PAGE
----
Tool Building vs. Tool Use: Maintaining Balance

I have been revisiting an idea I had for an application that I imagine I would like to use myself. I realized that I needed to survey the market to see if someone had written an app close enough in function to render my idea redundant. What I discovered was that the scope of the domain was much broader than I had any inkling of. I also discovered that it was largely considered a distraction by professional writers.

What I’m talking about is an app to help with world building. I had also considered that it would be useful as an aid to help prevent continuity lapses on the part of the writer. I have often named a character early in a draft only to refer to them with a different similar name later in the story. I’ve also lost track of what time of day it was in my story only to find that I had jumped from morning back to midnight in a couple of paragraphs.

I’m not really envisioning an outlining tool here. Rather I’m thinking of a loosely structured database, an oracle that can either answer my questions as a writer or remind me that I haven’t made that particular decision yet and offer to store whatever determination I decided was appropriate for future reference.

I thought it would be useful for such things as keeping track of who was where when, how far apart these places were from each other, the genealogy of the characters, and the timeline of the story.

This is motivated by the fact that my memory is not as good as it used to be and I don’t expect will be getting better the older I get. I’m by no means senile but I do suffer from that frustrating phenomenon where I know something but the harder I try to bring it to mind the more elusive it becomes. In particular, I have trouble thinking of proper names or other nouns. It is so prevalent that I have started calling it “nounemia”.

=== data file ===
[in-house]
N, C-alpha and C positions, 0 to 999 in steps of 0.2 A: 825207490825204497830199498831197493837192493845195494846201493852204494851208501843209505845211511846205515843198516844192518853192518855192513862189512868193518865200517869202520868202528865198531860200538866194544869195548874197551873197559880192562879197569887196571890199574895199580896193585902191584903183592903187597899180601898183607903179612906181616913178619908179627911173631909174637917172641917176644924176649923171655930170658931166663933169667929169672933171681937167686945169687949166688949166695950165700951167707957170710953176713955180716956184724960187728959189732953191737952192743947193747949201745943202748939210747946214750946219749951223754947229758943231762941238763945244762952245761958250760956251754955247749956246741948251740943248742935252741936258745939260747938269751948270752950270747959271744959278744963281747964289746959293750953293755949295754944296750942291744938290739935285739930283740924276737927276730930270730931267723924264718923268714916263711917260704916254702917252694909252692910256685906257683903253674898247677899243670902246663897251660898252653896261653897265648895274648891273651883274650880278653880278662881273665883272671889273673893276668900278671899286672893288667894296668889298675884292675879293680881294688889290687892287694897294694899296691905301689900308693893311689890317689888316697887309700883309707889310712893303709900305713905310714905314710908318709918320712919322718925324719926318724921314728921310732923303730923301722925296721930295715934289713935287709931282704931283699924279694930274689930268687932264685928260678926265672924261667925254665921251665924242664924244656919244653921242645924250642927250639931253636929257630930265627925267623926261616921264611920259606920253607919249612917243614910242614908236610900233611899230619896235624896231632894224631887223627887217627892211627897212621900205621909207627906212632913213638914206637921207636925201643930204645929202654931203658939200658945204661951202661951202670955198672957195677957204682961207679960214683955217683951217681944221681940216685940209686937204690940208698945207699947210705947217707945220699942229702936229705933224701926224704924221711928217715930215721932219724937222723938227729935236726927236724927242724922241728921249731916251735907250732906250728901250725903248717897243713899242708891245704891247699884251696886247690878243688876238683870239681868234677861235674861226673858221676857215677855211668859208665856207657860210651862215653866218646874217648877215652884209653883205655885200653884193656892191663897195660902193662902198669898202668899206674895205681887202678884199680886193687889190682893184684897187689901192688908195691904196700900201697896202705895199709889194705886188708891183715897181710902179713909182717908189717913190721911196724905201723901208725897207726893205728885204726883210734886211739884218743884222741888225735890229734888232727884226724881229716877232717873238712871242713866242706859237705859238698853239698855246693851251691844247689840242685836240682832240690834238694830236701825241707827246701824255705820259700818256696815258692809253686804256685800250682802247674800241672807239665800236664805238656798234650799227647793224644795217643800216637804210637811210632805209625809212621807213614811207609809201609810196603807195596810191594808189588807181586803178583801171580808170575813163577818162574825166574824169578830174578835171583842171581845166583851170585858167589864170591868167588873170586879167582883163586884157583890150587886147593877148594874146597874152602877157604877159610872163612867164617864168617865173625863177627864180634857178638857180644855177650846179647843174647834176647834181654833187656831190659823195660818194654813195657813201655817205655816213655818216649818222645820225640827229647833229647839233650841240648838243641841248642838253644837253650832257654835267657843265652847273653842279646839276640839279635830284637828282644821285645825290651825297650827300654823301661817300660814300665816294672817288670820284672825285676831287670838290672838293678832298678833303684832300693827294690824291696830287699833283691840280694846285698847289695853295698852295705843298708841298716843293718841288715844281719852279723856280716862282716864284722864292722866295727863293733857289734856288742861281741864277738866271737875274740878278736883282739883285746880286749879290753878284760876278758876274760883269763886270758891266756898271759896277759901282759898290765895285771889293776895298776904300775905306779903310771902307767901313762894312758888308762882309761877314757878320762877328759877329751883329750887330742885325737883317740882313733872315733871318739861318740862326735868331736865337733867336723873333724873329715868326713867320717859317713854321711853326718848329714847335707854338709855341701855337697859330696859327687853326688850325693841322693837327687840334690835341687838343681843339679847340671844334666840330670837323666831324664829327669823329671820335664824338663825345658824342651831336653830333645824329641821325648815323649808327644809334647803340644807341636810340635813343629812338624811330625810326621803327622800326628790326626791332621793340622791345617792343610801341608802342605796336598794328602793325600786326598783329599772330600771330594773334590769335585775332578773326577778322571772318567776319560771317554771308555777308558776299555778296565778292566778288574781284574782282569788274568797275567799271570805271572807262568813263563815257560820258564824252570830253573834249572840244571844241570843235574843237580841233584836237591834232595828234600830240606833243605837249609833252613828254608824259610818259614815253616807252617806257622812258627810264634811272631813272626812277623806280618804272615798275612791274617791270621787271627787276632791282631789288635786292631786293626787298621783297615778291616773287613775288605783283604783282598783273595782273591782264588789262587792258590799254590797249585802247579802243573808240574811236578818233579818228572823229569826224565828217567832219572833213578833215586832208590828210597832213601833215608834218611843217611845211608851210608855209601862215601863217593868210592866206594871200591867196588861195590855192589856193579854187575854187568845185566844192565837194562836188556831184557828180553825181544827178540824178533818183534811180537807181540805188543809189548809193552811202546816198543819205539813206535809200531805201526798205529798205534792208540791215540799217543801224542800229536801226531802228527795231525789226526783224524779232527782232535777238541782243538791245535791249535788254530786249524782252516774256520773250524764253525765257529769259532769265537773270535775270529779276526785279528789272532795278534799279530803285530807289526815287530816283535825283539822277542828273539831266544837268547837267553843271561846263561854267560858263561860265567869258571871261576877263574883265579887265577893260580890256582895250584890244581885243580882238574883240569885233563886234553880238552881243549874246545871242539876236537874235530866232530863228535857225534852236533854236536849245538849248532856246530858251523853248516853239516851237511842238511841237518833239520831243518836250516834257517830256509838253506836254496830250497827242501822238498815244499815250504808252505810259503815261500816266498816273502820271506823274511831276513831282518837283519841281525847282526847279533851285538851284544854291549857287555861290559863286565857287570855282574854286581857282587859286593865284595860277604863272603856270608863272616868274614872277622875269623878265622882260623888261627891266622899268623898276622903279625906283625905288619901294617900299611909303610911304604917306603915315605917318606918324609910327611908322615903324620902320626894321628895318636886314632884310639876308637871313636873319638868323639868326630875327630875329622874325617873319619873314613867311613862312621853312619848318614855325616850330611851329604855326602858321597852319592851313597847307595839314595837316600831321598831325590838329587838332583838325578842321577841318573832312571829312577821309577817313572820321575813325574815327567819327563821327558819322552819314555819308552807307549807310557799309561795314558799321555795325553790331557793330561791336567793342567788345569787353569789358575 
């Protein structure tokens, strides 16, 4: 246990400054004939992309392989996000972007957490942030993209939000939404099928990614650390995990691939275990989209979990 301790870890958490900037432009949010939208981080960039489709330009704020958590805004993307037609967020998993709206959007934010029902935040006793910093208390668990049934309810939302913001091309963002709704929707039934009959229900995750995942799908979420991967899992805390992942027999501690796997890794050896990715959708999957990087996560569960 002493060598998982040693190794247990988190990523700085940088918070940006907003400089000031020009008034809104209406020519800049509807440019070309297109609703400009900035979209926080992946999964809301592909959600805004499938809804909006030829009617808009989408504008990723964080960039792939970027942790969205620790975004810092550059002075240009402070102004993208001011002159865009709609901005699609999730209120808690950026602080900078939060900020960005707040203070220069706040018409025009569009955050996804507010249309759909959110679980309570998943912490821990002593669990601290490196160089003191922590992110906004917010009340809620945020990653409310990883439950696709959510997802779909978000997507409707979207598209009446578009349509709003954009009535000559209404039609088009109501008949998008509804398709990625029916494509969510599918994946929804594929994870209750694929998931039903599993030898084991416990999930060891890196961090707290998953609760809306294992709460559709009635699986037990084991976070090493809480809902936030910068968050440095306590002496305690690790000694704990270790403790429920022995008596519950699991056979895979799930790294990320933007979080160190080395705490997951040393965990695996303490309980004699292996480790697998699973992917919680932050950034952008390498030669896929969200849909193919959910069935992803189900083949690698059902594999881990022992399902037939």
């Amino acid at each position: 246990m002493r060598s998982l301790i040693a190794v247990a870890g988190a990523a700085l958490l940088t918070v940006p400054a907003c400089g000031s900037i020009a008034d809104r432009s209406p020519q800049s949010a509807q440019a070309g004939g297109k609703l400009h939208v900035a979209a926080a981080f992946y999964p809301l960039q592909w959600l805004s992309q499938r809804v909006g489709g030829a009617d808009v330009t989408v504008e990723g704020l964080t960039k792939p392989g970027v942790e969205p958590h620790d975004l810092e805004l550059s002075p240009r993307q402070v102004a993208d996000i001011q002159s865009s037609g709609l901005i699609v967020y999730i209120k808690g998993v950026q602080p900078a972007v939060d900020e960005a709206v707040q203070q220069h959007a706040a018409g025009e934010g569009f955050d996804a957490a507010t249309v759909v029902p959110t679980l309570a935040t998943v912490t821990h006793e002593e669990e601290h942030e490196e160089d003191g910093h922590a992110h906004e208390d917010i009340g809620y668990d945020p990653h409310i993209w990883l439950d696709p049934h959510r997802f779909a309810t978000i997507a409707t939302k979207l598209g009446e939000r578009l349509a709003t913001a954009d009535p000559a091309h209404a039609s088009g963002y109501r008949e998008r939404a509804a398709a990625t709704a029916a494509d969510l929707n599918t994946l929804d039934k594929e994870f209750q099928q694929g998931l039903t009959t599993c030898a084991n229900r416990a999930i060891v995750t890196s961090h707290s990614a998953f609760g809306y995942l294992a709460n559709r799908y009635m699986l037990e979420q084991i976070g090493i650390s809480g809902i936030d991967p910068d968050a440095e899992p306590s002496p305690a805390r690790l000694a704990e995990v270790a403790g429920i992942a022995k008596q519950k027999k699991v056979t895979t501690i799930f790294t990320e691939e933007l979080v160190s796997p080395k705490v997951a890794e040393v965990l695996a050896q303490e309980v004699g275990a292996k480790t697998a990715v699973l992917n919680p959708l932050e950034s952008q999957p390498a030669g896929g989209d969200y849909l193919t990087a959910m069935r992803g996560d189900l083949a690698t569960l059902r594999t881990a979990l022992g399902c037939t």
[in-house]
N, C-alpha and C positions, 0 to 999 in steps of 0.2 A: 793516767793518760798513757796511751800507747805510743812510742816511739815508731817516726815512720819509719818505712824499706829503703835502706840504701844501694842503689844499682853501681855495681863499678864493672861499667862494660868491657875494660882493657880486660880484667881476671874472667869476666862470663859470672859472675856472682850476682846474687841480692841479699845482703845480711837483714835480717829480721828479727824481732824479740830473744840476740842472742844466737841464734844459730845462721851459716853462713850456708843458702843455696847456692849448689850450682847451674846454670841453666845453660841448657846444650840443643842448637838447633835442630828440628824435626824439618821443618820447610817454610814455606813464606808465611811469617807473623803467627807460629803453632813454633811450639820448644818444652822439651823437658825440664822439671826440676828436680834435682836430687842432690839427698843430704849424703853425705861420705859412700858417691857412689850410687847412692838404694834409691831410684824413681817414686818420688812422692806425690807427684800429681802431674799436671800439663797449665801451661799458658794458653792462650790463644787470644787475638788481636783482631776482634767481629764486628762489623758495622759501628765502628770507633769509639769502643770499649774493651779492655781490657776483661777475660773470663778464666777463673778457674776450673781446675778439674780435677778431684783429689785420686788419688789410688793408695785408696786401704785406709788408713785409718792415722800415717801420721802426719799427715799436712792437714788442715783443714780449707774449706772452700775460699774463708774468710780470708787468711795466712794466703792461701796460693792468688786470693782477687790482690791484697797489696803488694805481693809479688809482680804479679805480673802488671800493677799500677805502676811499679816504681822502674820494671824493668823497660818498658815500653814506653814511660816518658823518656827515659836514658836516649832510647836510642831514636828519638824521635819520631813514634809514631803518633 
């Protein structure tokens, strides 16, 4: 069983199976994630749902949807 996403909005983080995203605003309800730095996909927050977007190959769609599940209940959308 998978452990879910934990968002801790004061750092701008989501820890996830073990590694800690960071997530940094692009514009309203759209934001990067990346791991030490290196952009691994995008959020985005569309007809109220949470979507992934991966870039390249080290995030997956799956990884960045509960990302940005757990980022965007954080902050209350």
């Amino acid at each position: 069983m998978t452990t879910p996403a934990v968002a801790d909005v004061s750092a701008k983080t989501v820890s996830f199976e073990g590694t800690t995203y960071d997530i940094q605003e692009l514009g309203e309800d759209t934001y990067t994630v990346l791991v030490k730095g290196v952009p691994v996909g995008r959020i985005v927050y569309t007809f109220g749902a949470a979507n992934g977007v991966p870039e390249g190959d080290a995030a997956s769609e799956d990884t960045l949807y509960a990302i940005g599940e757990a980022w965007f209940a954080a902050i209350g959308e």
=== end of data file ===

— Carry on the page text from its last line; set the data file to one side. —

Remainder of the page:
The fragile balance that must be struck by such a tool is to allow the writer to easily make note of facts as they are thought of without creating an opportunity to procrastinate. Many writers, myself included, have a tendency to be easily distracted and procrastinate when they are supposed to be writing. It typically happens when I want to look up some detail when I’m writing. Instead of placing a marker in the manuscript so I can come back to it and look the detail up when I finish writing for the day, I open a browser window and make my query of the great oracle Google.

Without exception, one thing leads to another and a query to find out if a 9mm was invented in 1926 ends up with me reading about Babylonian cuneiform writing a half an hour later.

The key to this problem is maintaining a balance. Scheduling time for world building and research and having the discipline to make a note of topics requiring research while you are writing without stopping the flow of words to look up the incidental fact when what you are supposed to be doing is getting the draft of the story down.

When I embarked on my survey of the existing world building tools I discovered that there were a number of things that were similar to the tool that I had in mind but none of them hit the sweet spot that I had imagined. I will continue my search and I’ll enlist the comments of my writer friends as to what, if any, tools they would like to see to help in their world building activity.

But in the final analysis I will build the tool that I want to use with the hope that others will find it useful in their writing. And I will have a second distraction to balance in addition to time spent on world building. That is I will be constantly tweaking my world building program. I will have to balance that with writing the story in the first place.